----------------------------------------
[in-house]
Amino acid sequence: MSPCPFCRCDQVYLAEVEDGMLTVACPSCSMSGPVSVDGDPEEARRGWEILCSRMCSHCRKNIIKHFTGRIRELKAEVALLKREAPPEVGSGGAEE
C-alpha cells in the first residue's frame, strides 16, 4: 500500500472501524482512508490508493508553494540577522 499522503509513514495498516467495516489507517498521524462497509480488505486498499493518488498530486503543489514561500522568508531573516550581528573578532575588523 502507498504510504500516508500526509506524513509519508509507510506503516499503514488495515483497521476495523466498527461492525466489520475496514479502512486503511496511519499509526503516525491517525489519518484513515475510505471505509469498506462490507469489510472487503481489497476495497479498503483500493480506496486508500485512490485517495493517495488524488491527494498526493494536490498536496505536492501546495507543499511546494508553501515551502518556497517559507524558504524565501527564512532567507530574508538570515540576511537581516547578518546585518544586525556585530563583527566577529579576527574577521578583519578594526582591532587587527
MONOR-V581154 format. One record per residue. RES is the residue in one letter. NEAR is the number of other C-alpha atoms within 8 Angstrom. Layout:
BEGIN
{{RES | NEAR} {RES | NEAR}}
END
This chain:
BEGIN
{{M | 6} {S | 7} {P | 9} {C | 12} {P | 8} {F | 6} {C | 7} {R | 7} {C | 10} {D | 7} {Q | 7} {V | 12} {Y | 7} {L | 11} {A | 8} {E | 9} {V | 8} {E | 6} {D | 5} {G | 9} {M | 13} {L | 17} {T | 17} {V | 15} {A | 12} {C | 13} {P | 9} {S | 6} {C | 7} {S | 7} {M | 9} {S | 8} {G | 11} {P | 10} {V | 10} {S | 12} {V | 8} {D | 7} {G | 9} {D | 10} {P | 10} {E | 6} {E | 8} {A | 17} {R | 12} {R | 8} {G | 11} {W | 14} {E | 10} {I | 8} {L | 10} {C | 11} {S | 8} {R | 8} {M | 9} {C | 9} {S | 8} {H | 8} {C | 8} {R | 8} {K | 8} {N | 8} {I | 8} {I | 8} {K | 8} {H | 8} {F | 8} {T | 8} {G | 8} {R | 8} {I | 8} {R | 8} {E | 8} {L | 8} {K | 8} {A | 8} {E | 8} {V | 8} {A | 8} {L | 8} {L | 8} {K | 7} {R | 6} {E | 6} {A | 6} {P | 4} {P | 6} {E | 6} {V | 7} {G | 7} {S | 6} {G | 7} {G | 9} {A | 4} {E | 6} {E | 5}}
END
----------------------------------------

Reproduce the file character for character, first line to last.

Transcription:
[in-house]
Amino acid sequence: MSPCPFCRCDQVYLAEVEDGMLTVACPSCSMSGPVSVDGDPEEARRGWEILCSRMCSHCRKNIIKHFTGRIRELKAEVALLKREAPPEVGSGGAEE
C-alpha cells in the first residue's frame, strides 16, 4: 500500500472501524482512508490508493508553494540577522 499522503509513514495498516467495516489507517498521524462497509480488505486498499493518488498530486503543489514561500522568508531573516550581528573578532575588523 502507498504510504500516508500526509506524513509519508509507510506503516499503514488495515483497521476495523466498527461492525466489520475496514479502512486503511496511519499509526503516525491517525489519518484513515475510505471505509469498506462490507469489510472487503481489497476495497479498503483500493480506496486508500485512490485517495493517495488524488491527494498526493494536490498536496505536492501546495507543499511546494508553501515551502518556497517559507524558504524565501527564512532567507530574508538570515540576511537581516547578518546585518544586525556585530563583527566577529579576527574577521578583519578594526582591532587587527
MONOR-V581154 format. One record per residue. RES is the residue in one letter. NEAR is the number of other C-alpha atoms within 8 Angstrom. Layout:
BEGIN
{{RES | NEAR} {RES | NEAR}}
END
This chain:
BEGIN
{{M | 6} {S | 7} {P | 9} {C | 12} {P | 8} {F | 6} {C | 7} {R | 7} {C | 10} {D | 7} {Q | 7} {V | 12} {Y | 7} {L | 11} {A | 8} {E | 9} {V | 8} {E | 6} {D | 5} {G | 9} {M | 13} {L | 17} {T | 17} {V | 15} {A | 12} {C | 13} {P | 9} {S | 6} {C | 7} {S | 7} {M | 9} {S | 8} {G | 11} {P | 10} {V | 10} {S | 12} {V | 8} {D | 7} {G | 9} {D | 10} {P | 10} {E | 6} {E | 8} {A | 17} {R | 12} {R | 8} {G | 11} {W | 14} {E | 10} {I | 8} {L | 10} {C | 11} {S | 8} {R | 8} {M | 9} {C | 9} {S | 8} {H | 8} {C | 8} {R | 8} {K | 8} {N | 8} {I | 8} {I | 8} {K | 8} {H | 8} {F | 8} {T | 8} {G | 8} {R | 8} {I | 8} {R | 8} {E | 8} {L | 8} {K | 8} {A | 8} {E | 8} {V | 8} {A | 8} {L | 8} {L | 8} {K | 7} {R | 6} {E | 6} {A | 6} {P | 4} {P | 6} {E | 6} {V | 7} {G | 7} {S | 6} {G | 7} {G | 9} {A | 4} {E | 6} {E | 5}}
END